The day April 8 2016 was a milestone in the history of the much-revered Shani Shingnapur Temple in Maharashtra. For the first time in 400 years, female devotees entered its inner sanctum sanctorum and offered prayers to Lord Shani. The landmark move came about after the Bombay High Court earlier this month, backed a woman’s right to enter the temple. While Trupti Desai, president of the NGO Bhumata Ranragini Brigade may have become the more prominent face of the battle, it was Pune-based public prosecutor Nilima Vartak who launched a legal campaign against what she felt was a ‘blatant discrimination against women’.
Nilima is happy about the High Court’s observation, but it isn’t exactly a ‘victory’ in the conventional sense, she reminds us. “There was a law in existence and constitutional provisions were always there,” she says referring to the Maharashtra Hindu Place of Worship Act, 1956. “Despite that, there is discrimination going on in the country. It wasn’t a petition against any particular temple or place of worship. We asked for general directions to implement the law that was already in existence. Now, the court has given a verdict and asked the state government to take steps and give protection to all those ladies who want to perform their religious rights,” she says.
Nilima admittedly has mixed feelings about the second part of the victory as well, “It is certainly a positive development that women entered the inner sanctum, there is no doubt about it. But, I would’ve been happier if some more pro-active action came from the government officials rather than the villagers and trustees. Having said that, it’s good news nevertheless.”
The Shani Shingnapur incident is known to have roused a rare agitation that saw multiple aggressive clashes between female devotees and government authorities. And while it was a social movement on the basic level, it had a serious religious outlining as well. Most women who fought blows of the police outside the temple premises were self-confessed Shani-bhakts. Nilima however isn’t on the same page.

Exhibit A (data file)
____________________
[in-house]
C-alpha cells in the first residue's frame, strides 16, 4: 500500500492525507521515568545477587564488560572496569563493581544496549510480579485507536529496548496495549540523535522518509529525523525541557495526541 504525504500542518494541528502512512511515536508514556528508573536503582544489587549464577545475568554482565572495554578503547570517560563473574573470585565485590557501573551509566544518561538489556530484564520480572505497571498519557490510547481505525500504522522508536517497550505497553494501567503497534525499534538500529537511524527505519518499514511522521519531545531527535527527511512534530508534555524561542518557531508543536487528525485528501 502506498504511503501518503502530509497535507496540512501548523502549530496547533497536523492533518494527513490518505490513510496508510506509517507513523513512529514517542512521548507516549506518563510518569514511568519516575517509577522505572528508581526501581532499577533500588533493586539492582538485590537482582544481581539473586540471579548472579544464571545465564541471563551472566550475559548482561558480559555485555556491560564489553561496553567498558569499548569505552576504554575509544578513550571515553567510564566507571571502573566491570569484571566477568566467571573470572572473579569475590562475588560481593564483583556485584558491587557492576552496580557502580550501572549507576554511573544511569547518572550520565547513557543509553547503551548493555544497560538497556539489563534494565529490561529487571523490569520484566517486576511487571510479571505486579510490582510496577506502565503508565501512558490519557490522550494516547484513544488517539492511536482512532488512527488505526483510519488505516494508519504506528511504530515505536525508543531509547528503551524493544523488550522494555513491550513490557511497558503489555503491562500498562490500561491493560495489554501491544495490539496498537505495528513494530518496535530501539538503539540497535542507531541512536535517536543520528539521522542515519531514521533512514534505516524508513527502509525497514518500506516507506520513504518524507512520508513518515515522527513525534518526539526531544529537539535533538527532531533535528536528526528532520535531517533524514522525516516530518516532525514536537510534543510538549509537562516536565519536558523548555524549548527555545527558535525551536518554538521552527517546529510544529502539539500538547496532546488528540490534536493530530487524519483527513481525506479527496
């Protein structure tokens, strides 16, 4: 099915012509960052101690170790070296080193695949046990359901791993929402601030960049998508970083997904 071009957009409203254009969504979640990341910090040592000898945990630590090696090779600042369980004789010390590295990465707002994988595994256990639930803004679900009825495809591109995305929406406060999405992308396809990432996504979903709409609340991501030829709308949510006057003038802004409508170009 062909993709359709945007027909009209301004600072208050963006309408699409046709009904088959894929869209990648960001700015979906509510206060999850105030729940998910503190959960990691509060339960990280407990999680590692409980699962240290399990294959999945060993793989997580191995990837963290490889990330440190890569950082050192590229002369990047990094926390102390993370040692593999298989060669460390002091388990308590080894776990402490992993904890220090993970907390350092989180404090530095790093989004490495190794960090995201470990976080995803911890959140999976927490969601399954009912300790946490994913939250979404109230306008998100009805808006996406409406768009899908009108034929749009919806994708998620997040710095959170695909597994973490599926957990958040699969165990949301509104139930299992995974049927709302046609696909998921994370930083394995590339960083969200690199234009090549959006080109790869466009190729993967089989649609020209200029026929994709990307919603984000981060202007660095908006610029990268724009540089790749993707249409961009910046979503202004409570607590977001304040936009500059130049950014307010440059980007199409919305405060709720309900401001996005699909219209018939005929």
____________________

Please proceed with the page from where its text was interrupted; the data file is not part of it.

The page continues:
“I follow a certain religious philosophy too, but that is within the confines of my house. I do not believe in publicly professing my religious beliefs. The reason I stood up for this cause is because I saw it as suppression of women. The system was pitting women against other women and no religion propagates that,” she explains.
While the laws are firmly in place to fight any prejudice against female devotees in temples, the bigger challenge is to overcome social obstacles, Nilima observes, “Certain beliefs are deep-rooted in our society. But that doesn’t mean that we don’t fight them. Raja Ram Mohan Roy had to fight much opposition when he tried to abolish Sati. It’s part of the challenge. When I filed the PIL, there were ‘religious heads’ or ‘fake’ religious heads as I call them, who said that I was going against society and religion. It is natural for public opinion to shape a certain way when you challenge social norms — sometimes it may work against you — but like I said, that’s no reason to bow down.”
Does that mean the battle will trickle to other places of worship such a Haji Ali or Sabrimala where women are not allowed inside the sanctorum? Referring to a technicality, she explains, “The Bombay High Court’s observation refers to the Maharashtra Hindu Place of Worship Act, so that leaves out Haji Ali and Sabrimala for religious and geographical reasons, respectively. Having said that, the Constitution has similar provisions for all and I’ll be happy to lend my voice if my help is sought.”...